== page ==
A new study shows Mars' speed is different than we thought

Credit image: NASA/JPL-Caltech  NASA’s InSight lander captured this selfie on April 24, 2022, the 1,211th Martian day, or sol, of the mission
Credit image: NASA/JPL-Caltech NASA’s InSight lander captured this selfie on April 24, 2022, the 1,211th Martian day, or sol, of the mission

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Article by: Andacs Robert Eugen, on 07 August 2023, at 09:31 am PDT

According to a recent paper published in the journal Nature, scientists have made a significant breakthrough in measuring the rotation of Mars with high precision. This research has uncovered that the planet has a slight wobbling caused by its molten metal core movement. The data used in this study was collected by NASA's InSight Mars lander, which operated for four years before concluding its extended mission in December 2022.

The study relied on one of InSight's instruments, the Rotation and Interior Structure Experiment (RISE). This instrument consists of a radio transponder and antennas, which revealed that Mars' rotation is experiencing a subtle acceleration of around four milliarcseconds annually. This acceleration has led to a minor reduction in the length of a Martian day by a fraction of a millisecond each year.

Although scientists have postulated several theories, the cause of this delicate acceleration remains a mystery. Some of the suggested ideas include the accumulation of ice on the polar caps and post-glacial rebound, a phenomenon where landmasses rise after being released from the weight of ice.

Analogously, a planet's change in mass can result in acceleration, comparable to an ice skater spinning faster when pulling in their arms.

Bruce Banerdt, the principal investigator of InSight at NASA's Jet Propulsion Laboratory, expressed his excitement, stating, "It's really cool to be able to get this latest measurement – and so precisely. I've been involved in efforts to get a geophysical station like InSight onto Mars for a long time, and results like this make all those decades of work worth it."

The RISE project is following in the footsteps of previous Mars landers, such as the Viking and Pathfinder, by using radio waves for scientific research. However, the technology used in InSight is more advanced, with improved antennas and cutting-edge radio technology that is five times more precise than that used by the Viking landers.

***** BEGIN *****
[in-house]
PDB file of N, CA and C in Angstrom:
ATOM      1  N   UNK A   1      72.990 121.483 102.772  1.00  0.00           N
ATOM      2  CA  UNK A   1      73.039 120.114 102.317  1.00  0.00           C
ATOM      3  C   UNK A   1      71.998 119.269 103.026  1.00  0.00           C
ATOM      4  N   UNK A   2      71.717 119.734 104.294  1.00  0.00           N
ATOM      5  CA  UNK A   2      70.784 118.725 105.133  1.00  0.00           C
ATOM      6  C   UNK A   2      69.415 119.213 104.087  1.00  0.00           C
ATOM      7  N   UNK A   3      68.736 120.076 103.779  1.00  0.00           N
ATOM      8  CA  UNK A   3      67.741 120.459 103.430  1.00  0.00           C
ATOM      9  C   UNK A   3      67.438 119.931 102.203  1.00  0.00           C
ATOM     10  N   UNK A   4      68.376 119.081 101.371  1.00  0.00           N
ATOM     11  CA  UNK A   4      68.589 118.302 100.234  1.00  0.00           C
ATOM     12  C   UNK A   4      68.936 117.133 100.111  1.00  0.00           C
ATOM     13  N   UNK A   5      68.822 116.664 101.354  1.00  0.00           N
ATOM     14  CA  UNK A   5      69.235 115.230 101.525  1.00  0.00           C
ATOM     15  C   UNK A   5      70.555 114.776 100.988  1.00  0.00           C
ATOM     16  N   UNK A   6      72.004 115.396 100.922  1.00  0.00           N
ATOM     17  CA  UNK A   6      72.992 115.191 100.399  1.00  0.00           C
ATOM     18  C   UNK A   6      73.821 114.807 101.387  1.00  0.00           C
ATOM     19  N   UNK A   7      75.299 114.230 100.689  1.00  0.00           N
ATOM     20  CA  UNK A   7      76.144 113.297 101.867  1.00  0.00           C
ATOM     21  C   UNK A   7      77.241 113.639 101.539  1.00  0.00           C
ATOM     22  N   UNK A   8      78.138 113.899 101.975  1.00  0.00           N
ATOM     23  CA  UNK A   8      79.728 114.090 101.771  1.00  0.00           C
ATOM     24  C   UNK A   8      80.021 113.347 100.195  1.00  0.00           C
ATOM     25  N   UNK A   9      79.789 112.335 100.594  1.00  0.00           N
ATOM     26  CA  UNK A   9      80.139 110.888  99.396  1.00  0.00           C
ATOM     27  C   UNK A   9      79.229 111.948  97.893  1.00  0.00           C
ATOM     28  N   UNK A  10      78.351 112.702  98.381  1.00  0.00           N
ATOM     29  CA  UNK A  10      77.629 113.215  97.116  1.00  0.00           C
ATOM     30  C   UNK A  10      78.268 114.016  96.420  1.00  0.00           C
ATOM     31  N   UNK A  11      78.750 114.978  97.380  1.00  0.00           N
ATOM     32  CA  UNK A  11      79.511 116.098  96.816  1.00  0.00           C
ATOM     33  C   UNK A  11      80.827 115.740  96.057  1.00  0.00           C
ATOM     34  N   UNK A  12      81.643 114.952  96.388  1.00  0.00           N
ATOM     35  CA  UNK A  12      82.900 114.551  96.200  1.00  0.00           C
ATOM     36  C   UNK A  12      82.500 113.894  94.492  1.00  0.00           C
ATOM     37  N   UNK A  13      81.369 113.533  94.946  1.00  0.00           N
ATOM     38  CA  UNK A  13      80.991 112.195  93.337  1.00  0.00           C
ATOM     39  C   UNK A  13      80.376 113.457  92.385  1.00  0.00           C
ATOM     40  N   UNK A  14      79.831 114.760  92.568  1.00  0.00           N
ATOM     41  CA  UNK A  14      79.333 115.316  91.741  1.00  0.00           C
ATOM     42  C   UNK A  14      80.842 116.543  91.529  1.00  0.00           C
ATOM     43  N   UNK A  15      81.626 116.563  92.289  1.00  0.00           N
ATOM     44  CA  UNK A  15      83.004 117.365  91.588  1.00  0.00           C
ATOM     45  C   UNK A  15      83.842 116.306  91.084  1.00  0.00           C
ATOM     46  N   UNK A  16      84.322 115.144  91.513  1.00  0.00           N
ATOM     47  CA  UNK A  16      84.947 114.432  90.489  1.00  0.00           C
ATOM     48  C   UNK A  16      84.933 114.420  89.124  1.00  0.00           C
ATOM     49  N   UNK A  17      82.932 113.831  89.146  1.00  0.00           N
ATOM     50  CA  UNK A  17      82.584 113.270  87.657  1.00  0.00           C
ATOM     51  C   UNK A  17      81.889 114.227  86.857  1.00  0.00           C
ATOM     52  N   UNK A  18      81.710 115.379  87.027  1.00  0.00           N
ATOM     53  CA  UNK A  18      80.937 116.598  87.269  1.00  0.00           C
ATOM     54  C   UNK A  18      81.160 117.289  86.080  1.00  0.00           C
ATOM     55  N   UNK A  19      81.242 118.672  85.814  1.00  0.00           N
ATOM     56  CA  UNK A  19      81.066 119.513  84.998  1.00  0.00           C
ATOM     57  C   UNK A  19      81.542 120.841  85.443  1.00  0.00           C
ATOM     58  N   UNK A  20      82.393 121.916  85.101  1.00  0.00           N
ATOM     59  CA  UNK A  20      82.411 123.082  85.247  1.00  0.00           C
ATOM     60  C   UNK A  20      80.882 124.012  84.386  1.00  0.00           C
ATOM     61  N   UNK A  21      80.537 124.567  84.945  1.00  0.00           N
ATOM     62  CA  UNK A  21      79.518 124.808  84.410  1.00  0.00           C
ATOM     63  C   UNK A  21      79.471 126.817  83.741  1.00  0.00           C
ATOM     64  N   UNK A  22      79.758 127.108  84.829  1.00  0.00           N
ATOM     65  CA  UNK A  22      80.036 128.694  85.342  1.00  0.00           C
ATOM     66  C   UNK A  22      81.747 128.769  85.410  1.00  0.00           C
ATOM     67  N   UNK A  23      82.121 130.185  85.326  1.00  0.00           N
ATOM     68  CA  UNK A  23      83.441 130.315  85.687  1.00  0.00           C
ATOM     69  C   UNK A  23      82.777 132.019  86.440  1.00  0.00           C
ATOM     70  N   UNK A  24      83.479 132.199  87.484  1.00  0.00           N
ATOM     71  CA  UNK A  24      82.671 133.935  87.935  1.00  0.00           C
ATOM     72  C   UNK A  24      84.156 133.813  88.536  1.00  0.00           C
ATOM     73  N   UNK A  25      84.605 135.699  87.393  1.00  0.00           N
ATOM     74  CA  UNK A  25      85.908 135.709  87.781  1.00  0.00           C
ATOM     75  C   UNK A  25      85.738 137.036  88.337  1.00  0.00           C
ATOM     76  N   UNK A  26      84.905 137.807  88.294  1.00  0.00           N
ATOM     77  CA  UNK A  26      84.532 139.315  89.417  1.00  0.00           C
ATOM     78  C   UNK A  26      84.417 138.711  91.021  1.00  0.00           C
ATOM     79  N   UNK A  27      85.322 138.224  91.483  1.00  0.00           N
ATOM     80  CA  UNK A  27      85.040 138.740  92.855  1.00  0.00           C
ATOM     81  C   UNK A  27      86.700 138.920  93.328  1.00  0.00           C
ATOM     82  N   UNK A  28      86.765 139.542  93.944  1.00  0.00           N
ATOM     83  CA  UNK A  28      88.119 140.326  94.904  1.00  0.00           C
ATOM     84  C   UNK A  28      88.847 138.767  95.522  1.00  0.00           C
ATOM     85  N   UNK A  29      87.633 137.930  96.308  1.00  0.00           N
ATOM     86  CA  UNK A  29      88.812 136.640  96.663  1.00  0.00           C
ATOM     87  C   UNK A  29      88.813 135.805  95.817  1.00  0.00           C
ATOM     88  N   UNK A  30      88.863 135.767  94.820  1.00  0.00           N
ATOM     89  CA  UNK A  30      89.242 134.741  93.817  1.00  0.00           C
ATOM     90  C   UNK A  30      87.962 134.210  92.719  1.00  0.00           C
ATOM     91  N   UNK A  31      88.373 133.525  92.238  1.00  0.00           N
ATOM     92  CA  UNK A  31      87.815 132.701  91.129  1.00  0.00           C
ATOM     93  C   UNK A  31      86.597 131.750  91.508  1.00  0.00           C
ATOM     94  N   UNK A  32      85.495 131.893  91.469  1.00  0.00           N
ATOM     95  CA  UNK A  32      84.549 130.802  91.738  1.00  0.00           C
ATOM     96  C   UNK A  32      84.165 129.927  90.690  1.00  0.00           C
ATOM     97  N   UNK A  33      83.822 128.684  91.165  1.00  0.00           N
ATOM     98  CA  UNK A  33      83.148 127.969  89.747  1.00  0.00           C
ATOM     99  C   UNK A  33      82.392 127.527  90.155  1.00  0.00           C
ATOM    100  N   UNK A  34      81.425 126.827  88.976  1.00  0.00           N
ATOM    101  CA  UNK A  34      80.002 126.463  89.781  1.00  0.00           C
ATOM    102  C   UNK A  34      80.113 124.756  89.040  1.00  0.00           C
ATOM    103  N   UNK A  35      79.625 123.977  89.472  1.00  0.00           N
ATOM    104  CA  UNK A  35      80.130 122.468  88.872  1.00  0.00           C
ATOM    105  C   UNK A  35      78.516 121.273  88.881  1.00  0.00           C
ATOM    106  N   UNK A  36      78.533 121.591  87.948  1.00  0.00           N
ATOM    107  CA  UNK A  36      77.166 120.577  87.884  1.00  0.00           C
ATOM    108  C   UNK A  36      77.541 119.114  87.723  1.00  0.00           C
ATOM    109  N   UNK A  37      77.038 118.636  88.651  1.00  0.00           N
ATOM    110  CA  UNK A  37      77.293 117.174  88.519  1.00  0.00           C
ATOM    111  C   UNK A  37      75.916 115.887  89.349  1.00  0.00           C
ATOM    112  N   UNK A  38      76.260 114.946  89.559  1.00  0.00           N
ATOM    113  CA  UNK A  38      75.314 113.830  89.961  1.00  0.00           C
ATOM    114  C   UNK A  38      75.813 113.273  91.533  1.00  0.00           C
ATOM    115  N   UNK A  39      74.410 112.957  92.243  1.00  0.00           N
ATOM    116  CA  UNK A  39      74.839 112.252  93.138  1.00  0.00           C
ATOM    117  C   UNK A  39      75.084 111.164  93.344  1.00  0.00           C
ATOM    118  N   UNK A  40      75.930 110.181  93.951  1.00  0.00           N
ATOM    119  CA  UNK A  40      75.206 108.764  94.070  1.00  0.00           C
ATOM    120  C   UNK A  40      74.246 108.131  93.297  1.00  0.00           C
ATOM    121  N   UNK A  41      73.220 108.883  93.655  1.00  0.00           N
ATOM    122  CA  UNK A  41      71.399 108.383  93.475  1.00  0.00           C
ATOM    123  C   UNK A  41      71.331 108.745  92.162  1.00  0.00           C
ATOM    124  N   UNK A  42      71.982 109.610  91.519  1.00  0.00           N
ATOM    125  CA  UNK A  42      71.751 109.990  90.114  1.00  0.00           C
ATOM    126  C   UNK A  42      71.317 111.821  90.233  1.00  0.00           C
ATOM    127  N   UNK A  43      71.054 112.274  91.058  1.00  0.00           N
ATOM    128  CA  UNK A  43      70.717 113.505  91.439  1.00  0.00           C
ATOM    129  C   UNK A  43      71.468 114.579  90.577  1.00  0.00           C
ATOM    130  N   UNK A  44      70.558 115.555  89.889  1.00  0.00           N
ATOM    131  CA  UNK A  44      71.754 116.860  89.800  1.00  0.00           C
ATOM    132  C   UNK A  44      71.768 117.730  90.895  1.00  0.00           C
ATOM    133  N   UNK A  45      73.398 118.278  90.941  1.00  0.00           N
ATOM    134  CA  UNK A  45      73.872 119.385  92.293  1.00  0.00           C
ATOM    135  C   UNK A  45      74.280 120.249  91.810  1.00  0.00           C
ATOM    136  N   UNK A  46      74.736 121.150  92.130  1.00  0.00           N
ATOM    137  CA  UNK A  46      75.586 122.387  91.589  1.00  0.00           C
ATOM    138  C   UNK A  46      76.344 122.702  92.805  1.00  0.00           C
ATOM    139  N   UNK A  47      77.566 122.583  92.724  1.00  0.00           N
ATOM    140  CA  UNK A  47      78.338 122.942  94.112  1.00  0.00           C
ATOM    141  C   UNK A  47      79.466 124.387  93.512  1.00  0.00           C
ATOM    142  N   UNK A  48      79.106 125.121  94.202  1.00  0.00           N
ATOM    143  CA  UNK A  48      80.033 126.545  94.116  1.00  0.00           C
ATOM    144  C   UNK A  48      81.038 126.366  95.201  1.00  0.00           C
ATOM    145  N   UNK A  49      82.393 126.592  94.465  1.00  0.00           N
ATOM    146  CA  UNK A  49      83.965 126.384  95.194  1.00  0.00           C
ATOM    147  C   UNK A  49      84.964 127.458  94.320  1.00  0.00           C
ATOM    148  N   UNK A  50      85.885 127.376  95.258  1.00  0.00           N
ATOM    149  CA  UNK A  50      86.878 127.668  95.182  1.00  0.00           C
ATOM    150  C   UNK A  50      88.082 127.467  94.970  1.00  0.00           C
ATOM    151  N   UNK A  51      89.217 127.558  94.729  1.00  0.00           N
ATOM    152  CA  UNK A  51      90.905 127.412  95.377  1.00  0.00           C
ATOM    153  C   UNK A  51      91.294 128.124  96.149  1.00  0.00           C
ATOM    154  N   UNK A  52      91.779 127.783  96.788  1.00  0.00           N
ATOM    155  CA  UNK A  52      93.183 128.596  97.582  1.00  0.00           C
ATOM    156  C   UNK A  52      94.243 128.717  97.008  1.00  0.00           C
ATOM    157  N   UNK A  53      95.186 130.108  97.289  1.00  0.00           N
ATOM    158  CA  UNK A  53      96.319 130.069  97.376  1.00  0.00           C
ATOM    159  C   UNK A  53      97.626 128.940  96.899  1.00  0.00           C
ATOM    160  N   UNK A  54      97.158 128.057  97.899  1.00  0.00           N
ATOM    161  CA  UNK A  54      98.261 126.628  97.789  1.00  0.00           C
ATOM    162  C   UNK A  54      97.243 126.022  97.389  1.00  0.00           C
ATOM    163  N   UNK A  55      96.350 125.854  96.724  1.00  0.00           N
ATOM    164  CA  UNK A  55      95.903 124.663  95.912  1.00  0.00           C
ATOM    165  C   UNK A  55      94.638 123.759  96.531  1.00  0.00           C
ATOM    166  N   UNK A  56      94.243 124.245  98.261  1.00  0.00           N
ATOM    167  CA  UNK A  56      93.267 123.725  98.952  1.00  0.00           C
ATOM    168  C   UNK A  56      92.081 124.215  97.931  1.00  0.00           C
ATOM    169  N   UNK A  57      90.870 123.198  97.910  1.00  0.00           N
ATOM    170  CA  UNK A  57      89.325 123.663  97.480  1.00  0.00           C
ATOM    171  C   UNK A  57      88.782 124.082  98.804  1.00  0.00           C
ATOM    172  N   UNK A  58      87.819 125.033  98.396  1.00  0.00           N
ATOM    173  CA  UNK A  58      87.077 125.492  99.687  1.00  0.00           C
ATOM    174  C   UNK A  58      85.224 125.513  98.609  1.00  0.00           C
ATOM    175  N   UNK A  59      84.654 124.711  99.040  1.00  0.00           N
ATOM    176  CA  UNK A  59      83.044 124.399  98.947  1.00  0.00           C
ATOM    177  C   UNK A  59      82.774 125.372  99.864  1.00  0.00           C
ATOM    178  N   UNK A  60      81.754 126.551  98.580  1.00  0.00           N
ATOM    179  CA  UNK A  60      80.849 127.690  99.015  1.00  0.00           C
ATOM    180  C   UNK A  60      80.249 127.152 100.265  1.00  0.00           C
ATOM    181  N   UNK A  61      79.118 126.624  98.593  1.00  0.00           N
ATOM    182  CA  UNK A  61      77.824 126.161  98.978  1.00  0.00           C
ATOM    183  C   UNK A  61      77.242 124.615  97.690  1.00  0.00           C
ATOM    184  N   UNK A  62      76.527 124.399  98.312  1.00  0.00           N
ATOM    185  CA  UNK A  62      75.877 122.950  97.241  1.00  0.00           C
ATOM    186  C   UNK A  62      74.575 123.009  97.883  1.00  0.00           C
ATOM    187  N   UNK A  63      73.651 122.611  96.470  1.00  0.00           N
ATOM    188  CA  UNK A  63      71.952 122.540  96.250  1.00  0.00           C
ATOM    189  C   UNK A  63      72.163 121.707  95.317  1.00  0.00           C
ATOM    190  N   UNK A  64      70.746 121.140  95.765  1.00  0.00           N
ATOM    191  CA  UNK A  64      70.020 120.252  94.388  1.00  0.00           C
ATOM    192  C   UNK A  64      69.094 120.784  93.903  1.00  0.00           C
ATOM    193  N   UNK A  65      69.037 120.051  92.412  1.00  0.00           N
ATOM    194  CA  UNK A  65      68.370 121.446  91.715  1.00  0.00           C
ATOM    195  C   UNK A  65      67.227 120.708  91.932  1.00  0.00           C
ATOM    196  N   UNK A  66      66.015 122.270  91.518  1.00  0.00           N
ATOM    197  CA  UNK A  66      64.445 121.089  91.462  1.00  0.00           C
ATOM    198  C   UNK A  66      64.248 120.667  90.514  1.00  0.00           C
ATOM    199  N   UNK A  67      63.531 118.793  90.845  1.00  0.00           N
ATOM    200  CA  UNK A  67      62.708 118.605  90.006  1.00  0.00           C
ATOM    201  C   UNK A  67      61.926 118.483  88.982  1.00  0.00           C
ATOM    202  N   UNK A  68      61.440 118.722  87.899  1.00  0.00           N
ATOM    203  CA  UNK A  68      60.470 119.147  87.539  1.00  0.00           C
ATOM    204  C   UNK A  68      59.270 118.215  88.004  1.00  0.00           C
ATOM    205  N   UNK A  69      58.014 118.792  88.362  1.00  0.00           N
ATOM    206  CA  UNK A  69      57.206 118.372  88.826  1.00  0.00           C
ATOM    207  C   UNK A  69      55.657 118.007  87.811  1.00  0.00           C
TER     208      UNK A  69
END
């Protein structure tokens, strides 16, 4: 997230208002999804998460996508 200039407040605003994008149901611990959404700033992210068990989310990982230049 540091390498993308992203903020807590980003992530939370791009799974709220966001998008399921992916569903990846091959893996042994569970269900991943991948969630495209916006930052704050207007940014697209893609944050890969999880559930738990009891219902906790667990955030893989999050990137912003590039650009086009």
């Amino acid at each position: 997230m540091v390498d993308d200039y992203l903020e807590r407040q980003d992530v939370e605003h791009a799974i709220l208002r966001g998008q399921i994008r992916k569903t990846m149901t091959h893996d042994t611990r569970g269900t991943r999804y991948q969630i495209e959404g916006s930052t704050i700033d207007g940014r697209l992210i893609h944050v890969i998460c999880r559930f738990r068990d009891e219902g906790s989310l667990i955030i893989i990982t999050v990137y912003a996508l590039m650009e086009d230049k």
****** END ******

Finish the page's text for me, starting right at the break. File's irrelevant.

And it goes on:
Scientists aimed a radio signal from Earth's Deep Space Network at the InSight lander to collect data. RISE reflected the signal, and researchers analyzed the slight changes in frequency caused by the Doppler effect. This effect is similar to the sound of an ambulance siren changing as it approaches and then moving away, allowing scientists to measure Mars' rotational speed accurately.

The lead author of the paper and RISE's principal investigator, Sebastien Le Maistre from the Royal Observatory of Belgium, elaborated, "What we're looking for are variations that are just a few tens of centimeters over the course of a Martian year. It takes a very long time and a lot of data to accumulate before we can even see these variations."

The research covered data from InSight's first 900 days on Mars, enough time for scientists to identify changes. The scientists faced challenges due to noise sources, such as interference caused by water in Earth's atmosphere and the solar wind-charged particles ejected by the Sun into space.

The RISE data also allowed measurement of Mars' nutation, which is the wobbling attributed to the movement of its liquid core. With this measurement, researchers could estimate the core's radius to be around 1,140 miles (1,835 kilometers).

By comparing this measurement with two previous estimates obtained from the spacecraft's seismometer, the researchers determined that the core's radius was between 1,112 and 1,150 miles (1,790 and 1,850 kilometers). Notably, Mars has an overall radius of 2,106 miles (3,390 kilometers), roughly half Earth's size.

Additionally, insights into Mars' wobbling shed light on the shape of its core. Attilio Rivoldini of the Royal Observatory of Belgium, the paper's second author, explained, "RISE's data indicate the core's shape cannot be explained by its rotation alone. That shape requires regions of slightly higher or lower density buried deep within the mantle."

As researchers continue to delve into InSight's data, this study marks the culmination of Bruce Banerdt's role as the mission's principal investigator. After an impressive 46-year tenure at JPL, he retired on August 1, leaving a lasting legacy of exploration and discovery.

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